The Bolshoi Ballet
By Gabrielle Blair
It is nearly 12:30 midnight and we have not long ago got back from the Bolshoi New Theatre. Our hotel is close enough to the centre of Moscow so we walked home rather than take the Metro, incidentally, the deepest underground I have ever experienced. The New Theatre is smaller than the main Bolshoi Theatre with its 6 tiers, but it is still a very sizable opera house with three tiers and reminds me of my all-time favorite opera house in Venice, La Fenice where I performed so many years ago with London Festival Ballet, with its delicate green, pink and gold interior. This one is green, a lovely olive green, with green plush armchair seats, very comfortable, exquisite green and gold curtain and with much less gold leaf than the main stage. The enormous chandelier is beautiful crystal, and the domed ceiling has frescoes of Bakst’s costumes from the Diaghilev period. Some of the audience was very dressed up, but others, as we were, were dressed very casually.
Many people in Russia, in Moscow particularly, have pots of money, with black smart cars and chauffeurs. I have never seen so many hugely tall women before, long-legged and lanky, with silky hair down to their waists, beautifully dressed with tons of make-up. Do I ever feel like a hick! I normally wear no make-up anymore, but in the last few days I’ve started putting on a bit of eye-liner and mascara just to feel more dolled up.
They opened with Russian Seasons, a new work by Alexei Ratmansky, a modern ballet, bare stage, simple costumes, each of the six couples in a different color and performed to a modern score (the composer was in the audience). I have to confess I struggled to stay awake. It was beautifully danced, but I didn’t like the music, found the movements repetitious, and the same old modern ballet with quirky things thrown in that I find tedious. It didn’t help to have some beery smelling men behind us yelling BRAVO! to burst our eardrums every time a dancer did a trick, just part of a professional’s technical skill, but that they thought was incredible.
The second ballet was Balanchine’s Apollon Musagette with music by Stravinsky, which I had seen years ago danced by the Canadian National Ballet. I was surprised to find that I still liked it and was reminded that Balanchine was a truly inspired choreographer who broke new ground, taking ballet perhaps for the first time into its now current modern form and he always had something to say, be it an abstract or a story ballet.
The closing piece was The Classical Symphony, a delightful piece for seven couples by Uria Posokova to Prokofiev’s upbeat music of the same name, some of the melodies in it reminiscent of Romeo and Juliet and Cinderella. The women wore the cutest golden tutus, like miniature hoops, and the men were all in black. I liked this piece best of all, but once again had to contend with the beer bellies yelling Bravo if some fouette pirouettes were done or a series of barrel turns! I have become an old crab! I’m pleased to say that I think our major Toronto-based company, the National Ballet of Canada, does not compare too badly at all with what we saw tonight.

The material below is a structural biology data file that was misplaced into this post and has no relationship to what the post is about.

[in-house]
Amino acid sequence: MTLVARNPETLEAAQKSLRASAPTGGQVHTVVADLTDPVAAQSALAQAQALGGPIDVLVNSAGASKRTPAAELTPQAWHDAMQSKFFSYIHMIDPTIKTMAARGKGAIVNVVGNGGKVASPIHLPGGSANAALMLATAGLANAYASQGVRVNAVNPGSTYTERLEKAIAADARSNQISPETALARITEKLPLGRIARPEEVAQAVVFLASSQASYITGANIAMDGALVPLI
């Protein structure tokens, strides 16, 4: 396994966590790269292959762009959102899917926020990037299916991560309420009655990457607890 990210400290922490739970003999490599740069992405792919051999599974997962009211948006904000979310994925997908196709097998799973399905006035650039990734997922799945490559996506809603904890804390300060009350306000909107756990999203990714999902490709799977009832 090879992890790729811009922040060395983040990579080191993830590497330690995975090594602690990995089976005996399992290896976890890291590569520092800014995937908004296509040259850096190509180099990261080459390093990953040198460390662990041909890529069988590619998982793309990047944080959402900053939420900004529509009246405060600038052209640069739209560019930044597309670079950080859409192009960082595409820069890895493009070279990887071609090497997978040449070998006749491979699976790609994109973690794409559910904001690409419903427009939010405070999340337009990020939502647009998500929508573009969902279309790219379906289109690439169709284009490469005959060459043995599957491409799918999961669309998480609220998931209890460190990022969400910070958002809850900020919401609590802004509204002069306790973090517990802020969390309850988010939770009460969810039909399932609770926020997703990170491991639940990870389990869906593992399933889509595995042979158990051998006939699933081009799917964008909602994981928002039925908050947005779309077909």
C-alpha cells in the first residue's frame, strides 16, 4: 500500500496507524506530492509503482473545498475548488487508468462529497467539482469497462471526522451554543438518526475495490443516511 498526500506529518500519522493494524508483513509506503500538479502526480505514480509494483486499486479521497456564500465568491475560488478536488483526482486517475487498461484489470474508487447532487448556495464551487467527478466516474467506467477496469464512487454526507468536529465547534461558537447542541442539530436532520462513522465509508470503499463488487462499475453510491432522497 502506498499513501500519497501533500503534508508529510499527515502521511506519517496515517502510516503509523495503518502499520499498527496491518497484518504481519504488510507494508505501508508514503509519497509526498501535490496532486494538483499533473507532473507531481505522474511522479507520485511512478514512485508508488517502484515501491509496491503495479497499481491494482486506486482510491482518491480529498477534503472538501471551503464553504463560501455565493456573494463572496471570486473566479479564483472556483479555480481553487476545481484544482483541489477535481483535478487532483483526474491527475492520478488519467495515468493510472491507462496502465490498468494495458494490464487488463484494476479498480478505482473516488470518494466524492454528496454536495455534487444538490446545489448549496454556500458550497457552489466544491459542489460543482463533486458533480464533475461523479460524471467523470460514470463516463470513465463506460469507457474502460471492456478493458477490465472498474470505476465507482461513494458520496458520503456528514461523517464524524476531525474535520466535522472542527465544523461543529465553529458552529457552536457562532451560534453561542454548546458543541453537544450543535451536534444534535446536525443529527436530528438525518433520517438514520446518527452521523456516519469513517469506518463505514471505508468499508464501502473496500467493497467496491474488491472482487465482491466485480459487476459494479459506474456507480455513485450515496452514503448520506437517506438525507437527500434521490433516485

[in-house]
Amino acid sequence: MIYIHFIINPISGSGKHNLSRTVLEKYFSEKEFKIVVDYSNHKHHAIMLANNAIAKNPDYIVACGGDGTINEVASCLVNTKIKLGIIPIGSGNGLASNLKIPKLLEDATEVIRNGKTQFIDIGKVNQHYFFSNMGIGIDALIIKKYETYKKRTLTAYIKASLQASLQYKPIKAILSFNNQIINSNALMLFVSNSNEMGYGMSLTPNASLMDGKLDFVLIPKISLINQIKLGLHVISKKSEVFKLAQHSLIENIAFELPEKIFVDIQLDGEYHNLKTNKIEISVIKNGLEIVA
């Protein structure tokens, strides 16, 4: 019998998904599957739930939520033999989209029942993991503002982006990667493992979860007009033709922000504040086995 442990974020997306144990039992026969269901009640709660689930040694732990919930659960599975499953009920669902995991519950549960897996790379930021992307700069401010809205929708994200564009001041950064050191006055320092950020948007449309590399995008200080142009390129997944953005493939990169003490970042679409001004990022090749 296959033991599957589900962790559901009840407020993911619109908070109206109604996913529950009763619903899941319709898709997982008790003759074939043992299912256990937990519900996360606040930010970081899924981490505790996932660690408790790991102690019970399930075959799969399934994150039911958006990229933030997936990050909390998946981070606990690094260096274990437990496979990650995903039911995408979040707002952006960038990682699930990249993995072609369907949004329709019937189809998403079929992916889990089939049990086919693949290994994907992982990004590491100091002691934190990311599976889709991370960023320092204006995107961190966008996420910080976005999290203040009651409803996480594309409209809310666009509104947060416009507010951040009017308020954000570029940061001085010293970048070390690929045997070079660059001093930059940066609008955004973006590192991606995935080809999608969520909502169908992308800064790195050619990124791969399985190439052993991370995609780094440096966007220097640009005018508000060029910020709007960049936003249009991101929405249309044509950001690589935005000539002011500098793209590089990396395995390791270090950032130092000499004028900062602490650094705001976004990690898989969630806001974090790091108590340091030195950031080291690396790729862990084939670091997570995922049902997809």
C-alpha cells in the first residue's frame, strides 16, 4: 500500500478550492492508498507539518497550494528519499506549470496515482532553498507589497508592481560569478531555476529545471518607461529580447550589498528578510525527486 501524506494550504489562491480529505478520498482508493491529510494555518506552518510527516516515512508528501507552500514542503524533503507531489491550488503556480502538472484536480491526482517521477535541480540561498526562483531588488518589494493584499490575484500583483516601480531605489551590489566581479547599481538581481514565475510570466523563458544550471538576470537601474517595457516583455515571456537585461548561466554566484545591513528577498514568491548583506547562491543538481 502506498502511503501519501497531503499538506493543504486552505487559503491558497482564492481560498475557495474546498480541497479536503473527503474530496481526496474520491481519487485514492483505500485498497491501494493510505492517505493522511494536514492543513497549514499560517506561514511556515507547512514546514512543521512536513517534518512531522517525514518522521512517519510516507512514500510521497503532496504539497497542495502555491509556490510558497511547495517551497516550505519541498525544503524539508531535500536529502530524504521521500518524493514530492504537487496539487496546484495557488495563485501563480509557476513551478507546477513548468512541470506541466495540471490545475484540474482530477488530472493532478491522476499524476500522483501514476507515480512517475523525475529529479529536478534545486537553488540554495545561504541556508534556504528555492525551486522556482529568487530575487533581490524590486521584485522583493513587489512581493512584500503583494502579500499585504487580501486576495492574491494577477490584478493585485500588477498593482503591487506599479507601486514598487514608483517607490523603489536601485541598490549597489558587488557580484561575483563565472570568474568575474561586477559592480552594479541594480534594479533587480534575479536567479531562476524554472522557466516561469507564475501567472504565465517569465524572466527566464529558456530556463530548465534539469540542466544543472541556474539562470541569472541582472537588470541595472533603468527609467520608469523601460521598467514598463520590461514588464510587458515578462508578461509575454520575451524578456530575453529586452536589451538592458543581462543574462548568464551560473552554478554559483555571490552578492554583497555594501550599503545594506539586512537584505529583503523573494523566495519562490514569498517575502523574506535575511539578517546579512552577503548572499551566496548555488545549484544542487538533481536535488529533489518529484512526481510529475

We won’t be going to St. Petersburg. We started this trip in the Crimea at Evpatoria on the Black Sea for twelve nights, and are spending 12 nights in Moscow and then leave for London this coming Sunday; then on to Mexico for the winter. It’s turned very cold here in Moscow, about 3 degrees in the day with icy winds and below zero at night. The puddles have turned to ice. I’m so glad I brought a few warm things and best of all, my hat with rabbit’s fur lining and pull-down ears.
I was in the Bolshoi Theatre in 1985 when I came on a trip with dance students and teachers arranged by my Russian mother-in-law who was head pianist of the Ryerson University Dance department. The country was still recovering from the hardship of the Soviet era, but even then, those who could afford to go to the theatre, dressed up as best as they could. Our trip started in Minsk where we attended classes and rehearsals and performances. Then we went to Leningrad, now St. Petersburg, an incredibly beautiful city, but so cold in February.
At one of the palaces on a tour, I took off my gloves to take pictures and almost got frost bite! My mother-in-law had connections, so while the rest of the group had an excursion to the Hermitage, she and I were able to watch two classes at the Kirov School on Theatre Street, one girls’ class and one for boys. They were stunning. Visitors were normally prohibited, so we were very lucky to know Serge Sorokin, a well known balletomane and dance historian who got us in, all very hush-hush. That is a story on its own for another time.
Unfortunately there was no ballet on at the Maryinsky at the time, but we did see an amusing operetta called Dorothea at the Mali Theatre (which means “little” as opposed to ‘bolshoi’ which means “big”) also on Theatre Street. Our final stop was Moscow where, after a great ordeal, we obtained tickets to see Romeo and Juliet at the Bolshoi, not the original version with Ulanova and not a comfortable experience as we were in a side box with terrible sight lines and where I had to stand to try and see anything. Incidentally the part of Juliet was danced by a ballerina called Pavlova, but of course not the famous Anna Pavlova.